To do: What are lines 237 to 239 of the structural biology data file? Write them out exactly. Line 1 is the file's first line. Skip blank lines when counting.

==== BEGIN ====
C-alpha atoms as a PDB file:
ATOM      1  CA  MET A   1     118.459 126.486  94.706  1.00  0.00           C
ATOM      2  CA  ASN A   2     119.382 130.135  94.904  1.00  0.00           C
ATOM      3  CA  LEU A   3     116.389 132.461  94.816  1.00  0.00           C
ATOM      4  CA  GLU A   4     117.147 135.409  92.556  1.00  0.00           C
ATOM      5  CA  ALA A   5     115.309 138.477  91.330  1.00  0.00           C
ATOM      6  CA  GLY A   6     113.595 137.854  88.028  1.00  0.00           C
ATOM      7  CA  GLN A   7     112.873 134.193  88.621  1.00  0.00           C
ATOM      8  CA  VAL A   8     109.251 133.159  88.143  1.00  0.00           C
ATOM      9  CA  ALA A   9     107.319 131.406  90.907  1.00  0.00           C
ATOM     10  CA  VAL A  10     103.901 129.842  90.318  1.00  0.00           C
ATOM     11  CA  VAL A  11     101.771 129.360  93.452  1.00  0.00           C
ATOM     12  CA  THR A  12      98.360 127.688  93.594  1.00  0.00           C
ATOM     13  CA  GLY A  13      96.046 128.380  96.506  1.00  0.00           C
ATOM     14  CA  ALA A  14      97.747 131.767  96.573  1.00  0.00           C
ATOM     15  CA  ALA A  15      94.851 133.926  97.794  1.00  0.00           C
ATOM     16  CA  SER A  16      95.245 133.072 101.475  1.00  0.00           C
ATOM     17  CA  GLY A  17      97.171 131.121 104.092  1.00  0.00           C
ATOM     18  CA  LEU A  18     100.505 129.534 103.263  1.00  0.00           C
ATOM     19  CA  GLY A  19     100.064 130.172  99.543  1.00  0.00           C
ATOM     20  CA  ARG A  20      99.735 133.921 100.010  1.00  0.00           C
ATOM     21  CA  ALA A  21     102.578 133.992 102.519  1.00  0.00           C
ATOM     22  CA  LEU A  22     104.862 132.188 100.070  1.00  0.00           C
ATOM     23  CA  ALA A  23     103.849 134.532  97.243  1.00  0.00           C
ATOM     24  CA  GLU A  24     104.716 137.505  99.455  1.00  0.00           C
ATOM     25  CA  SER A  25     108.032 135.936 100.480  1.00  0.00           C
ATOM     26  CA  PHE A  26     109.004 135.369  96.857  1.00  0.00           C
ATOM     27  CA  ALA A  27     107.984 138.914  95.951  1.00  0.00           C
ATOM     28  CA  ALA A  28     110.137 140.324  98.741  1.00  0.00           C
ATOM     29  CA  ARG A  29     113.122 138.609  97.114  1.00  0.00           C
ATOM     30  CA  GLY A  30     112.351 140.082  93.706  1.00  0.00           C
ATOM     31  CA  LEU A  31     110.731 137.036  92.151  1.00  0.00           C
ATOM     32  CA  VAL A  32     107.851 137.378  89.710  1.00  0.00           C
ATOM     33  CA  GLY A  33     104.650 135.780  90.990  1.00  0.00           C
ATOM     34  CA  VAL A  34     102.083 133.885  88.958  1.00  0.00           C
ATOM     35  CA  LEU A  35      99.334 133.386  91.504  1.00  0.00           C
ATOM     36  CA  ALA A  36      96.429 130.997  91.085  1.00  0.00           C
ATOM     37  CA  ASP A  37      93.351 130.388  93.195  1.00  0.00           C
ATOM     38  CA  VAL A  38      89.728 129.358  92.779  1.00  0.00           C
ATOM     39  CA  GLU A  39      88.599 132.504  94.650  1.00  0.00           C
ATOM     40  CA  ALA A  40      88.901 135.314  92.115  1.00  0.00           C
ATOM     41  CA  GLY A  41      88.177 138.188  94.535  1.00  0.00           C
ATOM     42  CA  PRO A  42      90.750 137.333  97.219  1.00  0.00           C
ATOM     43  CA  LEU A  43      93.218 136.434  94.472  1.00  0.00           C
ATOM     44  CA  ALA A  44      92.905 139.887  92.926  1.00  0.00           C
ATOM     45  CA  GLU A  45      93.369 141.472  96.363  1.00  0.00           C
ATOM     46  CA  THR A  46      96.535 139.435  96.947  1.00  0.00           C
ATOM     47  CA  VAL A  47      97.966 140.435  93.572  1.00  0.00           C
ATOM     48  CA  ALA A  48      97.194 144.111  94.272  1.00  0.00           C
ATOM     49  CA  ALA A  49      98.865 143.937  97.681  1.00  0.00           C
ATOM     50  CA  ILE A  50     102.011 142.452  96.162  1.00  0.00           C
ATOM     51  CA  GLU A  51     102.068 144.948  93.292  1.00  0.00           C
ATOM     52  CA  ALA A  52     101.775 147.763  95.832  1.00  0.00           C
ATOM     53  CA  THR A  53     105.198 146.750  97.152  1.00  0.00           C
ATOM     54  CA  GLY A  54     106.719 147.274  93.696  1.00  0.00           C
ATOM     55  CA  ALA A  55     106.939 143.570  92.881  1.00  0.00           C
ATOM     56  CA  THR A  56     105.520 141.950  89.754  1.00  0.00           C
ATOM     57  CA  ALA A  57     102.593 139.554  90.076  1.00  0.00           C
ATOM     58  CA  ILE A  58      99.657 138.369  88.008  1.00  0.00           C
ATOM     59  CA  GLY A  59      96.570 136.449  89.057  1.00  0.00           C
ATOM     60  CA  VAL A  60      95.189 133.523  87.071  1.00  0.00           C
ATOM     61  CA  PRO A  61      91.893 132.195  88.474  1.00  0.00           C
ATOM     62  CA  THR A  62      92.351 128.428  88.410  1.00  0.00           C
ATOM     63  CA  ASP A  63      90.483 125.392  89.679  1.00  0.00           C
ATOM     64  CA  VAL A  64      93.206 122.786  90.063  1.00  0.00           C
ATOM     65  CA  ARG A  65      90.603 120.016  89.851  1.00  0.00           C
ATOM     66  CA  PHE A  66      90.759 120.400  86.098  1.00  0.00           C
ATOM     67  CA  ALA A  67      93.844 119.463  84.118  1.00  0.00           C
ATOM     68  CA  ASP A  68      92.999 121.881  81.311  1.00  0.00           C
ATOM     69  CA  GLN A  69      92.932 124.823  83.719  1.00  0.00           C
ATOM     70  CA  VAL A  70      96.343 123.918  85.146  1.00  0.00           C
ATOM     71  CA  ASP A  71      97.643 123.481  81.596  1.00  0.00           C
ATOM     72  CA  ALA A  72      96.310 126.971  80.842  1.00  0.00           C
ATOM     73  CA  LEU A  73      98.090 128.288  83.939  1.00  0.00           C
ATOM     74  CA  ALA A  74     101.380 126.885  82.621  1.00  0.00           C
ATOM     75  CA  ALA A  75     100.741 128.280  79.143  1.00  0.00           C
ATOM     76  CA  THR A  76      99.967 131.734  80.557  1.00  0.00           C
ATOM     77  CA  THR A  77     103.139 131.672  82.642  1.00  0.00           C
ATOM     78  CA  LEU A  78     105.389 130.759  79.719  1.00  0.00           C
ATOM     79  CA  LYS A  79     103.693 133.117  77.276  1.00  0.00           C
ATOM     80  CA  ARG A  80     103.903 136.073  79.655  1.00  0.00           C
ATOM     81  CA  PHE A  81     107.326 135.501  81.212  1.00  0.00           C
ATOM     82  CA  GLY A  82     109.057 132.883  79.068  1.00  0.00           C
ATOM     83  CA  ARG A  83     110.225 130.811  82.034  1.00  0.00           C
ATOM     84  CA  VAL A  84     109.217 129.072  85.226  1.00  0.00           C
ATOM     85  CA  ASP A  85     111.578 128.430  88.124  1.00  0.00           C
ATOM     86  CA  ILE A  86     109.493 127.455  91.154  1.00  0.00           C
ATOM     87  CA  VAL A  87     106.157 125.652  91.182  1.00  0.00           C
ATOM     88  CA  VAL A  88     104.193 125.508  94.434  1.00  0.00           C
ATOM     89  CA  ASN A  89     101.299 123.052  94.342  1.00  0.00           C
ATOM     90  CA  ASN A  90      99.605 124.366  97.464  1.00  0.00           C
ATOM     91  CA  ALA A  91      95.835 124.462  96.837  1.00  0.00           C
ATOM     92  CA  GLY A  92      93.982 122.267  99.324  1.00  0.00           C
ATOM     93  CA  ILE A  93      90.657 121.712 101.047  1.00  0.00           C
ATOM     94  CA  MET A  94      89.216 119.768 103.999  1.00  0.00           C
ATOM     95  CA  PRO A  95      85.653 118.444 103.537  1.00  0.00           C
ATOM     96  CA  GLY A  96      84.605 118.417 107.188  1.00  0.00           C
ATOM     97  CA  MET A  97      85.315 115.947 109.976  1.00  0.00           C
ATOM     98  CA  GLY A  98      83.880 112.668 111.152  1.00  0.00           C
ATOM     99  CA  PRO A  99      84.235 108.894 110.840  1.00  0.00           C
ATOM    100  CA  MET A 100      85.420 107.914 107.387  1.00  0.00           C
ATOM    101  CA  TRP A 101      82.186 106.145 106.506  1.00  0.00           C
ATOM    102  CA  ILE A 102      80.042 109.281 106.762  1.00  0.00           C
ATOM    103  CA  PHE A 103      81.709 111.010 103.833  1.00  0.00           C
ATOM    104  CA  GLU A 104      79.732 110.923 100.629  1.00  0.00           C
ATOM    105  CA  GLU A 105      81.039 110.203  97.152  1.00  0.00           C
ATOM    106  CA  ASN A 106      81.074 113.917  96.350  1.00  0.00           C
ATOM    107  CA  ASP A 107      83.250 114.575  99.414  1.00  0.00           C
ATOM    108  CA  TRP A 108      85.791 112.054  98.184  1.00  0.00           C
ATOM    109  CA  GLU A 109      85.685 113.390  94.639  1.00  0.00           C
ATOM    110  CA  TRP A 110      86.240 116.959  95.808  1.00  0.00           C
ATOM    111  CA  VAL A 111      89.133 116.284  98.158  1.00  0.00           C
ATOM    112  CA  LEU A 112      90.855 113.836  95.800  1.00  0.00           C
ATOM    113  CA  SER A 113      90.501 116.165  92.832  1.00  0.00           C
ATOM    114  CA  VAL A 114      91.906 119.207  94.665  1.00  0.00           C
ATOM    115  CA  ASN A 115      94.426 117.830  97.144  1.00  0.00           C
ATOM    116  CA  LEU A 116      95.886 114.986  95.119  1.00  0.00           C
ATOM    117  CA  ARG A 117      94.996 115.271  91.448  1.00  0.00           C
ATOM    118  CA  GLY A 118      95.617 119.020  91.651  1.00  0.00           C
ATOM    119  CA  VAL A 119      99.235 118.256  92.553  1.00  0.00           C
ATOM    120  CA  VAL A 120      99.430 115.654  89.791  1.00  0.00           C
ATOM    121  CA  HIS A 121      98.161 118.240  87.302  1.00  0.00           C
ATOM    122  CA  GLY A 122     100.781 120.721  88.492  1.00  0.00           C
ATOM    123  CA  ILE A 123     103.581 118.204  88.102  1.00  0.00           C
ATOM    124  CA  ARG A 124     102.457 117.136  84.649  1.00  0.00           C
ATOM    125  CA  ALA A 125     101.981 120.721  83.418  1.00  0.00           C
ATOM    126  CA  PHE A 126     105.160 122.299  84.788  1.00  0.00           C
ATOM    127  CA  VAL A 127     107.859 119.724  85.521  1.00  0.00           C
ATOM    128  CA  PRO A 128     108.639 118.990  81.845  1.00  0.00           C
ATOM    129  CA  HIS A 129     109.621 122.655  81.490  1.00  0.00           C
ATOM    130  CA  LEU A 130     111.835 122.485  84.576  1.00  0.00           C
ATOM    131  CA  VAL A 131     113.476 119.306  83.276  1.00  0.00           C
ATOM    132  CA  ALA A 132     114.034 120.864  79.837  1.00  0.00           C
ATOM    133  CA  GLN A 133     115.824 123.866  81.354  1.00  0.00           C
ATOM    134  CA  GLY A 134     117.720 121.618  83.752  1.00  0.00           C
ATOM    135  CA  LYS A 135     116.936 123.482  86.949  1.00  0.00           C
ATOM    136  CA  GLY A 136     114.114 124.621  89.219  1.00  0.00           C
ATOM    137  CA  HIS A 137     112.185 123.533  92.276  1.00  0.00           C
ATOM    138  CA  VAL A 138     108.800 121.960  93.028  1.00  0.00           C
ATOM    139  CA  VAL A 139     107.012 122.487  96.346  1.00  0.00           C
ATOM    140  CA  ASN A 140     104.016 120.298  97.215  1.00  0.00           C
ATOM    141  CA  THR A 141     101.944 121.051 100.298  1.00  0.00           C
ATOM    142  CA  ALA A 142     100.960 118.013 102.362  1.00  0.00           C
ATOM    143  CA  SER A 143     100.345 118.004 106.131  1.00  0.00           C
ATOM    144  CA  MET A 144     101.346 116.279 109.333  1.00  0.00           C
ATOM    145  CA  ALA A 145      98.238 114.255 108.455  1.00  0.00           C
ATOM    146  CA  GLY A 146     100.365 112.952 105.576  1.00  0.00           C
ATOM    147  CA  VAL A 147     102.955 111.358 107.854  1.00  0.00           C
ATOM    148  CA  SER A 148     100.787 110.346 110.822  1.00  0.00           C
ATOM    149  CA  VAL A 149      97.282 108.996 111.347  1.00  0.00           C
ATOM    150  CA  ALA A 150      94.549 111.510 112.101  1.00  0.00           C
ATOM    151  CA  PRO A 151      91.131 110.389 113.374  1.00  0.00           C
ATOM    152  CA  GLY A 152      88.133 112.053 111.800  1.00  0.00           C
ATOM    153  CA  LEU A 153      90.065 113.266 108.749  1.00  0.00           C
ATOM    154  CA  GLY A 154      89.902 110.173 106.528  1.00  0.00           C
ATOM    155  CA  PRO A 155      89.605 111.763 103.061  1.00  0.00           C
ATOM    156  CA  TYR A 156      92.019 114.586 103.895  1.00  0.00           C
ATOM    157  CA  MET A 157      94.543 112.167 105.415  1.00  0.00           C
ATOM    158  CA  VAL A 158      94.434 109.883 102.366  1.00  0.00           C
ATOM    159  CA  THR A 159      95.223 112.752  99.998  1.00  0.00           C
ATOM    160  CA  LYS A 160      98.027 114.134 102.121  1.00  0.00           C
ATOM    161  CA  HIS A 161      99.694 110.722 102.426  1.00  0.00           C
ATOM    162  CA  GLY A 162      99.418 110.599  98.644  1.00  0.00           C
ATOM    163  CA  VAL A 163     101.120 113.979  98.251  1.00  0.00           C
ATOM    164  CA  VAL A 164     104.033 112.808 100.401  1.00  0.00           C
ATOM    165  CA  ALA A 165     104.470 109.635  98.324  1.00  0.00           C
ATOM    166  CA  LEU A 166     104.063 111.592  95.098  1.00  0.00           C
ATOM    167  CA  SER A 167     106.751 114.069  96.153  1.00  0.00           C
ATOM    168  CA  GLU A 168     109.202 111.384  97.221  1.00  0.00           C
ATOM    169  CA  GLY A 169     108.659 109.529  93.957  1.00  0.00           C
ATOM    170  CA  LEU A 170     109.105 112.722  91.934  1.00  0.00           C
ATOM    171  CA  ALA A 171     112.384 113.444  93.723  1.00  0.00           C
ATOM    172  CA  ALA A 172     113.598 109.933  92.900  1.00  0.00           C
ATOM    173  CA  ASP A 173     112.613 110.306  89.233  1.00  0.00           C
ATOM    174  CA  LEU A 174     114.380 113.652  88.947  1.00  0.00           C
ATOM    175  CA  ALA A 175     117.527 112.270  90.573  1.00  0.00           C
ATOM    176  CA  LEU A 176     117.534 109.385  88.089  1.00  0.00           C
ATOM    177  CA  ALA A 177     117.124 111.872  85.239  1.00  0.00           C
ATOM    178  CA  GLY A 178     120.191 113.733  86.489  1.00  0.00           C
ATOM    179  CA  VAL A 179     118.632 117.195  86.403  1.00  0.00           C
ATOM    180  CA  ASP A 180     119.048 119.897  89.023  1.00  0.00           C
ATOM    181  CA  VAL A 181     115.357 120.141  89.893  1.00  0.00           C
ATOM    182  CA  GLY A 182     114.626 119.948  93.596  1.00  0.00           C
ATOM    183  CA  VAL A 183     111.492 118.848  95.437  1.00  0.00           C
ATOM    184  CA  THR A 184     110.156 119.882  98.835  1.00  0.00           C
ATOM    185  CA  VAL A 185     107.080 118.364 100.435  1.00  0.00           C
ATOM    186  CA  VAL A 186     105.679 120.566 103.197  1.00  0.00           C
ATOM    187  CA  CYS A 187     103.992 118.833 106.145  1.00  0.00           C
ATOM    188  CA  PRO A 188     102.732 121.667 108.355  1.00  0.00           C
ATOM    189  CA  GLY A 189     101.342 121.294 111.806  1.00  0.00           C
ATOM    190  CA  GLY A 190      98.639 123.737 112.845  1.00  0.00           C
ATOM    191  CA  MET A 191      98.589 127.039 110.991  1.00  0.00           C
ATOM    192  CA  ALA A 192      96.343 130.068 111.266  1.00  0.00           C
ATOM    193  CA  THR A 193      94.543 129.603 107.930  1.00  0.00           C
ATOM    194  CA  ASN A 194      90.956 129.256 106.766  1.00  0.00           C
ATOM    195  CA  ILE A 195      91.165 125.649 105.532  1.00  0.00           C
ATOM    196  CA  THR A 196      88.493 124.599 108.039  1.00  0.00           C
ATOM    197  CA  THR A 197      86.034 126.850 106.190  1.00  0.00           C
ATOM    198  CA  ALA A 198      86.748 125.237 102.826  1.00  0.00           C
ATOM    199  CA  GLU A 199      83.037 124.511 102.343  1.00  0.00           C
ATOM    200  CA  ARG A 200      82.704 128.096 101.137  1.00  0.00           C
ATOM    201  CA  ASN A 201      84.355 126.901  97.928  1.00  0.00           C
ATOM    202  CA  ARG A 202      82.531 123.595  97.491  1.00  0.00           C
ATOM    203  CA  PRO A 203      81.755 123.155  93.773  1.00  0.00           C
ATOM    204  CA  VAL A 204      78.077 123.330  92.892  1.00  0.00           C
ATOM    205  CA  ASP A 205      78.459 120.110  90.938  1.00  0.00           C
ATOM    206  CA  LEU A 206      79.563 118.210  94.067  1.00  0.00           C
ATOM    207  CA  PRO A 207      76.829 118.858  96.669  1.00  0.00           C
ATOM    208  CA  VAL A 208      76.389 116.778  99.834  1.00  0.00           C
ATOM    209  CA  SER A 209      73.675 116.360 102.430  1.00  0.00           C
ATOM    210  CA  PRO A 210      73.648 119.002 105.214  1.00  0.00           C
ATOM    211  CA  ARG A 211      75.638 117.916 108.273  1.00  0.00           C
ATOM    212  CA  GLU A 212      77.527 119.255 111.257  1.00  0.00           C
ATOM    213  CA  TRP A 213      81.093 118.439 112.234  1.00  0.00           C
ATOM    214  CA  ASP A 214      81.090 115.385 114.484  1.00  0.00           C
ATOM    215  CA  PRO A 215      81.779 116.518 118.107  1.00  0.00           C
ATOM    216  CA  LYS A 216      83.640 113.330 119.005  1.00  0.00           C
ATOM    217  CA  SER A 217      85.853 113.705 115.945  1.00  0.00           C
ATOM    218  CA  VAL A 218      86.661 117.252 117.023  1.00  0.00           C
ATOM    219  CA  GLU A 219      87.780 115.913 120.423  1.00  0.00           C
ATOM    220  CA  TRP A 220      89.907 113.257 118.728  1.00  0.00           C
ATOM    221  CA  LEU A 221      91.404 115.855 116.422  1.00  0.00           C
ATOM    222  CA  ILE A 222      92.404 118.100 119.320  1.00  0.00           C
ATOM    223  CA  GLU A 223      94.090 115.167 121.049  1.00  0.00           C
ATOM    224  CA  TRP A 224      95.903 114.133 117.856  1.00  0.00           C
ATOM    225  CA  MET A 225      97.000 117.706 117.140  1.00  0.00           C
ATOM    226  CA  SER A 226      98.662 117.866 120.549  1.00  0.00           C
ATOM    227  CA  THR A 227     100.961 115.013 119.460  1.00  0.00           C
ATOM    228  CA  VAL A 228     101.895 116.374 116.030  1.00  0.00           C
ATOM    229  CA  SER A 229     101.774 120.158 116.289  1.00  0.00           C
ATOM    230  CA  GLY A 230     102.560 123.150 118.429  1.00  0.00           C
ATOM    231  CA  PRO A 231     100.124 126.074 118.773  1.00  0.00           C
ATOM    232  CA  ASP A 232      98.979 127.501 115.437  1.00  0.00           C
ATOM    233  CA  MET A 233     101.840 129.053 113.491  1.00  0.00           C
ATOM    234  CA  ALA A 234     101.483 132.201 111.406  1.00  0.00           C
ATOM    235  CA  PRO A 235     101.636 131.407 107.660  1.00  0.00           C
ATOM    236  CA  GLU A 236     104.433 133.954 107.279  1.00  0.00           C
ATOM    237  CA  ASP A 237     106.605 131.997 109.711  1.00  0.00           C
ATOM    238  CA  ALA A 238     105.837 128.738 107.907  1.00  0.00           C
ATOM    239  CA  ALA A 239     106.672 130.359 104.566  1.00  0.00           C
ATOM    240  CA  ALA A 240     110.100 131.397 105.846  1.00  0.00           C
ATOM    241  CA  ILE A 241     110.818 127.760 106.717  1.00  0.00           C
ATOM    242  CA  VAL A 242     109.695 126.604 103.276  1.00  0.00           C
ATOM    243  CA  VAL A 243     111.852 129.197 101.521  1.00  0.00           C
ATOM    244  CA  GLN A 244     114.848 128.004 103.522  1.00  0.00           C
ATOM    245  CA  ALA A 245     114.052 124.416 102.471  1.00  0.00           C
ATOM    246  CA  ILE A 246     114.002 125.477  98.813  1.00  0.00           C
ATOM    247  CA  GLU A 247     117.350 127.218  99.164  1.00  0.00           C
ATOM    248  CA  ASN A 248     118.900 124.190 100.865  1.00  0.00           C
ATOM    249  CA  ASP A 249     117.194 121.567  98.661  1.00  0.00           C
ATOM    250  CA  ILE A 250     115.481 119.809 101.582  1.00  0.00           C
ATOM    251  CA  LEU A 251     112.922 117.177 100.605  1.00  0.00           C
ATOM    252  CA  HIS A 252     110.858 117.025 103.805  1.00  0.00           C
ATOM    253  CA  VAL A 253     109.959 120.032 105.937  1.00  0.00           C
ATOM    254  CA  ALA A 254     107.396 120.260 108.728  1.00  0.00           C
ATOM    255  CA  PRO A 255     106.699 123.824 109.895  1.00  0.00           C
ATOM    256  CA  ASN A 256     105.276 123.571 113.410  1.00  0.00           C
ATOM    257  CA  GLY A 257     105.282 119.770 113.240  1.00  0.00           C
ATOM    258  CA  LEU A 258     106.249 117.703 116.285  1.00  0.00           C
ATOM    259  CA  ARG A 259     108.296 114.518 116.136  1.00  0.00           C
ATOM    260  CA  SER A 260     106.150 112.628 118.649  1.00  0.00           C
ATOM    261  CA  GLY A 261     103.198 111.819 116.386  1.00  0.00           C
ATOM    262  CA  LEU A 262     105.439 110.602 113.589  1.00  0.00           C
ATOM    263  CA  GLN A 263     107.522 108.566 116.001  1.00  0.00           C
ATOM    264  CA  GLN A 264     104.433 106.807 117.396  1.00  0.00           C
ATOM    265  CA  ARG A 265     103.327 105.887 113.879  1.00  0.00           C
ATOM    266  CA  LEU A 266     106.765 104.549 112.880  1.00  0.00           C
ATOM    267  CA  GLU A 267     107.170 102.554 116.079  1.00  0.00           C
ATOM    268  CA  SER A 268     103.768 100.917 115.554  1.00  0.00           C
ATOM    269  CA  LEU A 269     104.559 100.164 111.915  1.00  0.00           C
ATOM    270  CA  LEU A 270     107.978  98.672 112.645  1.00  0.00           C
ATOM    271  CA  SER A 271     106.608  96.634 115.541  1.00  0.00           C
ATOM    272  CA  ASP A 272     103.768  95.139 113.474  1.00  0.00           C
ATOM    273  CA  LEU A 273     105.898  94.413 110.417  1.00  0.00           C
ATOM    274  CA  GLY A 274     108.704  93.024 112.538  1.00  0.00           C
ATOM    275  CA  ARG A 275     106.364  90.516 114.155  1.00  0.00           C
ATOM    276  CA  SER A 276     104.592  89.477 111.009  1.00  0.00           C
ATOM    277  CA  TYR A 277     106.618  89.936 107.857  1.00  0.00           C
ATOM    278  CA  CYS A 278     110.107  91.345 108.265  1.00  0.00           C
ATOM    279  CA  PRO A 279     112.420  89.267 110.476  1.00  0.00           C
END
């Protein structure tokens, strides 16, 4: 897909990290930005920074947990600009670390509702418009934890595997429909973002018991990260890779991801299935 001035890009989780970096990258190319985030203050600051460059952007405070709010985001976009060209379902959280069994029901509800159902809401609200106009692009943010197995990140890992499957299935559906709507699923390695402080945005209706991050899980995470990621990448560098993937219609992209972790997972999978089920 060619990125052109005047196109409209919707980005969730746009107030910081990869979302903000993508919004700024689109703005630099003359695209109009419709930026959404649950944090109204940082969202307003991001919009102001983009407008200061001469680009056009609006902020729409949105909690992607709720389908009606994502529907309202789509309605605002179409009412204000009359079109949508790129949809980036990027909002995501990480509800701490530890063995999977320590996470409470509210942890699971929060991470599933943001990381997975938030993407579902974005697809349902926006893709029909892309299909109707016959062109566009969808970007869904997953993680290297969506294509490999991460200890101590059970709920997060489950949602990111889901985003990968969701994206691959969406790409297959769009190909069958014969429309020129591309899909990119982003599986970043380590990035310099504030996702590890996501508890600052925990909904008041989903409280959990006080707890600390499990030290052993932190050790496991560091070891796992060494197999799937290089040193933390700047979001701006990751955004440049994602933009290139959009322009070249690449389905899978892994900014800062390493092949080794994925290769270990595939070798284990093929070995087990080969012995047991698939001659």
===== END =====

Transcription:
ATOM    236  CA  GLU A 236     104.433 133.954 107.279  1.00  0.00           C
ATOM    237  CA  ASP A 237     106.605 131.997 109.711  1.00  0.00           C
ATOM    238  CA  ALA A 238     105.837 128.738 107.907  1.00  0.00           C